Using technologies and computational modeling that trace the destiny of single cells, researchers at the University of California, San Diego School of Medicine describe for the first time the earliest stages of fate determination among white blood cells called T lymphocytes, providing new insights that may help drug developers create more effective, longer-lasting vaccines against microbial pathogens or cancer.
The findings are published in the March 2, 2014 online issue of Nature Immunology.
Naïve T lymphocytes patrol the front lines of the human body's defense against infection, circulating in blood and tissues, searching for invasive microbes and other foreign antigens. They're called "naïve" because they have not yet encountered an invader. When they do, these T cells activate and divide, giving rise to two types of daughter cells: "effector lymphocytes" responsible for immediate host defense and "memory lymphocytes" that provide long-term protection from similar infections.
"Researchers have been trying for a very long time to understand when and how T lymphocytes give rise to effector and memory cells during an infection," said John T. Chang, MD, assistant professor in the Department of Medicine and the study's co-principal investigator, along with Gene W. Yeo, PhD, assistant professor in the Department of Cellular and Molecular Medicine and Institute for Genomic Medicine.
However, all studies up to this point were based on analyses on bulk populations of cells, making it impossible to understand fate decisions made by individual cells. First authors Janilyn Arsenio, a postdoctoral fellow in the Chang lab and Boyko Kakaradov, a graduate student in the Yeo lab and UCSD Bioinformatics graduate program said that they took advantage of recent technological advances in single-cell gene expression profiling and cutting-edge machine-learning algorithms to address this question on a level of detail that was not previously possible.
Chang, Yeo and colleagues discovered that the decision by an individual T cell to produce effector and memory cells is made almost at the moment of infection. "The 'mother' lymphocyte seems to divide into two daughter cells that are already different from birth," said Chang, "with one becoming an effector cell while its sister becomes a memory cell."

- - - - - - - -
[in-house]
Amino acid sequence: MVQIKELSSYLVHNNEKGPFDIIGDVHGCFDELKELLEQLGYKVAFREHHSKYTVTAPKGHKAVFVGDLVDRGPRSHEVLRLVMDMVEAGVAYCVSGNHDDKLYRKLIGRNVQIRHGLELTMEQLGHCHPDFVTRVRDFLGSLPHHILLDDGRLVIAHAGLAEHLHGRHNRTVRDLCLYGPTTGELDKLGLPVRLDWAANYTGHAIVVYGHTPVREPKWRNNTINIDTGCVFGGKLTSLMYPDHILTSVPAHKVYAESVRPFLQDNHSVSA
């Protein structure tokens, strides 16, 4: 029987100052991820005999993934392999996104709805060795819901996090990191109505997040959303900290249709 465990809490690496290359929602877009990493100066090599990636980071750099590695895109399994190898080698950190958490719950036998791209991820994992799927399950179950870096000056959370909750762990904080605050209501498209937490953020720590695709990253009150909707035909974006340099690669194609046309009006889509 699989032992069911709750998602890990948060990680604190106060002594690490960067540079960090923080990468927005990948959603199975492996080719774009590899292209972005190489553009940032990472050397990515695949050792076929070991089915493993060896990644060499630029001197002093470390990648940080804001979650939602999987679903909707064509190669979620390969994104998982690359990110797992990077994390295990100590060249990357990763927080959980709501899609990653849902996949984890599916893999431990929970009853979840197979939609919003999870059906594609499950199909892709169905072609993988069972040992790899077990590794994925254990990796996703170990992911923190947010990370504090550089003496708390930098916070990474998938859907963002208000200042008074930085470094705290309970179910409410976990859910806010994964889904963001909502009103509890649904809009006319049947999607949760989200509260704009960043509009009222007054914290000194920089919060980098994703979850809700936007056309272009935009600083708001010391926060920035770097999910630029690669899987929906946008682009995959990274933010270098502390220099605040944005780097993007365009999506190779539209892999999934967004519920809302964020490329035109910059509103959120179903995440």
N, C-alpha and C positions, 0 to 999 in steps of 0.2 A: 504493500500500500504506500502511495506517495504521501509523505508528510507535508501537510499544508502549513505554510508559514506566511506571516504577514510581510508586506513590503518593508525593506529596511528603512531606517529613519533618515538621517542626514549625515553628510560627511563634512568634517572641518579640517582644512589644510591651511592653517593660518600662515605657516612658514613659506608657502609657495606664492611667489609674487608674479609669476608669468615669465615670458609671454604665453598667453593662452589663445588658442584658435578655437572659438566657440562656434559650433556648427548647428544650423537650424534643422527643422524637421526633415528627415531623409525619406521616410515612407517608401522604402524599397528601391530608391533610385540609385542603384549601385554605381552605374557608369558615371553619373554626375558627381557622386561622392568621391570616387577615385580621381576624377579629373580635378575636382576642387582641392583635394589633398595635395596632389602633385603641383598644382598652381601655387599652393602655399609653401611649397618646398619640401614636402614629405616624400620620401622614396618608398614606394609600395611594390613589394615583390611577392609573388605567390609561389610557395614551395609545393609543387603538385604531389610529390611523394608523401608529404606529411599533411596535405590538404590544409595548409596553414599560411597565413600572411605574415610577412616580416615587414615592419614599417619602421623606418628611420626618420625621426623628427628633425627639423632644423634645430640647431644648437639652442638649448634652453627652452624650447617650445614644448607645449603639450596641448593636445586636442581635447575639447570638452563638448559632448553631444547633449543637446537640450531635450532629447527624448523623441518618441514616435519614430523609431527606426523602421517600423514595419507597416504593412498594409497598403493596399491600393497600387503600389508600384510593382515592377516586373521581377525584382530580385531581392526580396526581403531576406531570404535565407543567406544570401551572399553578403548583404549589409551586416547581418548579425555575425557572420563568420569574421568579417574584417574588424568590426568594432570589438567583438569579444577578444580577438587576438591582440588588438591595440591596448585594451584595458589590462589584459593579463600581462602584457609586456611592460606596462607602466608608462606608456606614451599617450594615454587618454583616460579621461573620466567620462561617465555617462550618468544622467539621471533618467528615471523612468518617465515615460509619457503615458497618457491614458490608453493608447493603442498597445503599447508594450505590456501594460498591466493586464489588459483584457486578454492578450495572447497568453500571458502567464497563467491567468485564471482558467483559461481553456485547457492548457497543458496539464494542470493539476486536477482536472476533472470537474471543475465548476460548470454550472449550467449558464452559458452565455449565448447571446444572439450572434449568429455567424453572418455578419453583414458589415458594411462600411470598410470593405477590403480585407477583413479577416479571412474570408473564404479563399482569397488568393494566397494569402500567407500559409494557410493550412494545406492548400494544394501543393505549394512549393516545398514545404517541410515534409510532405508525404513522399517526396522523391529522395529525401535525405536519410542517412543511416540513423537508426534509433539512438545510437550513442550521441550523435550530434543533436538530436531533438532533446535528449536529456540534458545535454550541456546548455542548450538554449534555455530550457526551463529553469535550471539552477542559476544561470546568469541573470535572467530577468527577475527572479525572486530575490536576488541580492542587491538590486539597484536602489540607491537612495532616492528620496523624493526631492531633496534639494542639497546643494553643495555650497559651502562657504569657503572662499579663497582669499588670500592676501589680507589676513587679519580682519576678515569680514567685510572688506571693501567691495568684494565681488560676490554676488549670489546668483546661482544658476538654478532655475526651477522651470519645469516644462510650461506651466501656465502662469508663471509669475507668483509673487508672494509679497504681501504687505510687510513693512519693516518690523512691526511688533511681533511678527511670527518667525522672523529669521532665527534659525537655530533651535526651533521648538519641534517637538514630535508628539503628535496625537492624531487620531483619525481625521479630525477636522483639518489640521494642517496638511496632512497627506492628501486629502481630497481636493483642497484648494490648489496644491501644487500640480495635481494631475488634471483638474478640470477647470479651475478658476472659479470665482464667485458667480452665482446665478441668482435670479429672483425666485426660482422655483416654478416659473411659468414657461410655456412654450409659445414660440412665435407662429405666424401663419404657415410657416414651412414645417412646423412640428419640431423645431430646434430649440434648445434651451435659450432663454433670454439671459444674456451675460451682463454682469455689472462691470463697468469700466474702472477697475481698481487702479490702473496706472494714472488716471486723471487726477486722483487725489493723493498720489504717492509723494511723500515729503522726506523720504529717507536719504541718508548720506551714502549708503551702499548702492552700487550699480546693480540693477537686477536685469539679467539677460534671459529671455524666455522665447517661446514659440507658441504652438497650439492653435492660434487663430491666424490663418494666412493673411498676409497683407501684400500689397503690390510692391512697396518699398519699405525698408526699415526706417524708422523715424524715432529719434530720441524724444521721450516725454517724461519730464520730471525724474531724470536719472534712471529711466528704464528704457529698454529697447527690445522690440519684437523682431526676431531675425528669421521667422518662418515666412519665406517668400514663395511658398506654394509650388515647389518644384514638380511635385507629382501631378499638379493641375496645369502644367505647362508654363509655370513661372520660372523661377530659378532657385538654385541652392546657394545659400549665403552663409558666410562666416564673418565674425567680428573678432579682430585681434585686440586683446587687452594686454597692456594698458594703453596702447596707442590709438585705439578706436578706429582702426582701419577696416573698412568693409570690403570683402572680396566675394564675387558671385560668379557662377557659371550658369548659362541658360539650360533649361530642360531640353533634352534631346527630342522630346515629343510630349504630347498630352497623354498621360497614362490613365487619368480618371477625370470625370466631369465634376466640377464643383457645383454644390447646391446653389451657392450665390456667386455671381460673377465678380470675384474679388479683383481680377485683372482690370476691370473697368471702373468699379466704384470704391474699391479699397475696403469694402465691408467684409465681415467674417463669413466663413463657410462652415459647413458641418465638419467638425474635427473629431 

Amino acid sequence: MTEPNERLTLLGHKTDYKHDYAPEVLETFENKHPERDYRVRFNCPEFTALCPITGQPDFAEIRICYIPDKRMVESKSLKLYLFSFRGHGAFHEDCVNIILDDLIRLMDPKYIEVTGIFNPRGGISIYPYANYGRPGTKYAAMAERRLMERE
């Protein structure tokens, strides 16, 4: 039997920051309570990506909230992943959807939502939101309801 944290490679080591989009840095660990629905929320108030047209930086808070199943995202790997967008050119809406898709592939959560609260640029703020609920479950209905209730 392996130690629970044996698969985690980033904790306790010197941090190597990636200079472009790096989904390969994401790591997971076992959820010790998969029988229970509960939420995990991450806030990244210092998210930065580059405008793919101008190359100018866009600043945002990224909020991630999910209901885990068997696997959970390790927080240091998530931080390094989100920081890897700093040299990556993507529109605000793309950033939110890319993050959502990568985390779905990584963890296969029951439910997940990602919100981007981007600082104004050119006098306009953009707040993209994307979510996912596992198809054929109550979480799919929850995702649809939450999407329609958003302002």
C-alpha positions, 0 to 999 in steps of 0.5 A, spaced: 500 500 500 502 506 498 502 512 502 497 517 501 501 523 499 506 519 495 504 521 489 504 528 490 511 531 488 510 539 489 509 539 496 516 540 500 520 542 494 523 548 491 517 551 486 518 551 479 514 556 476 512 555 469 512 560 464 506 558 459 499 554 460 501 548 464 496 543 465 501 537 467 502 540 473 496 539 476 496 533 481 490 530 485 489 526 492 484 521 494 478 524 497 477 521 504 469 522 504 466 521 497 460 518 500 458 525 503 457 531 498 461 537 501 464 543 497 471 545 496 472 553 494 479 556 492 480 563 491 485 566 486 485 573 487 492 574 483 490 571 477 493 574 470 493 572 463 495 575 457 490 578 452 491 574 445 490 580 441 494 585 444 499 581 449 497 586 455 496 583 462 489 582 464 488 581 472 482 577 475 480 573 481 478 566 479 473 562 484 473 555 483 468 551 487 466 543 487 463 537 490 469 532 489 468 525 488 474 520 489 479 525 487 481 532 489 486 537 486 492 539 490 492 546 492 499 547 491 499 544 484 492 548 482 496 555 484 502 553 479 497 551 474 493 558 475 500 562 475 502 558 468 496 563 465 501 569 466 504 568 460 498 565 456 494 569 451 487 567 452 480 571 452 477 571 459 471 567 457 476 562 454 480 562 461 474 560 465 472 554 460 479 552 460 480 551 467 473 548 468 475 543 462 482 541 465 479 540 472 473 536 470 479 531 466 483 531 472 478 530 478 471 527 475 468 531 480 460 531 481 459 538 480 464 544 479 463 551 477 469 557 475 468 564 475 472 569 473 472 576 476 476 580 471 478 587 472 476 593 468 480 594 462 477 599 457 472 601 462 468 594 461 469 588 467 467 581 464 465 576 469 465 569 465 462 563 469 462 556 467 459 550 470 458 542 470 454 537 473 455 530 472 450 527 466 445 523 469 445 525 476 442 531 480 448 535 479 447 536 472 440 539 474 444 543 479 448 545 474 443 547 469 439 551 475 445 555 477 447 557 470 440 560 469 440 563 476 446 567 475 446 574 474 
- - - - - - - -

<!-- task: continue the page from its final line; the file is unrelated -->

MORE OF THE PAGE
Chang noted that the primary purpose of vaccines is to produce strong and durable immune protection, which depends heavily upon generation of memory lymphocytes. "Our work suggests that the way T lymphocytes divide early during a microbial infection might be critical to whether or not they give rise to long-lived memory cells. Strategies that improve this process could potentially enhance durable immunity and help us to design more effective vaccines."
Co-authors of the study include Janilyn Arsenio, Patrick J. Metz and Stephanie H. Kim, UCSD Department of Medicine; Boyko Kakaradov, UCSD Department of Cellular and Molecular Medicine, UCSD Stem Cell and Bioinformatics programs and Institute for Genomic Medicine, UCSD; and Gene W. Yeo, UCSD Department of Cellular and Molecular Medicine, UCSD Stem Cell and Bioinformatics programs and Institute for Genomic Medicine, UCSD and National University of Singapore and Genome Institute of Singapore.
Funding for this research came, in part, from National Institutes of Health (grants DK080949, OD008469, AI095277, HG004659 and NS075449), UCSD Digestive Diseases Research Development Center, the California Institute for Regenerative Medicine, the National Science Foundation, the Alfred P. Sloan Foundation and the Howard Hughes Medical Institute.
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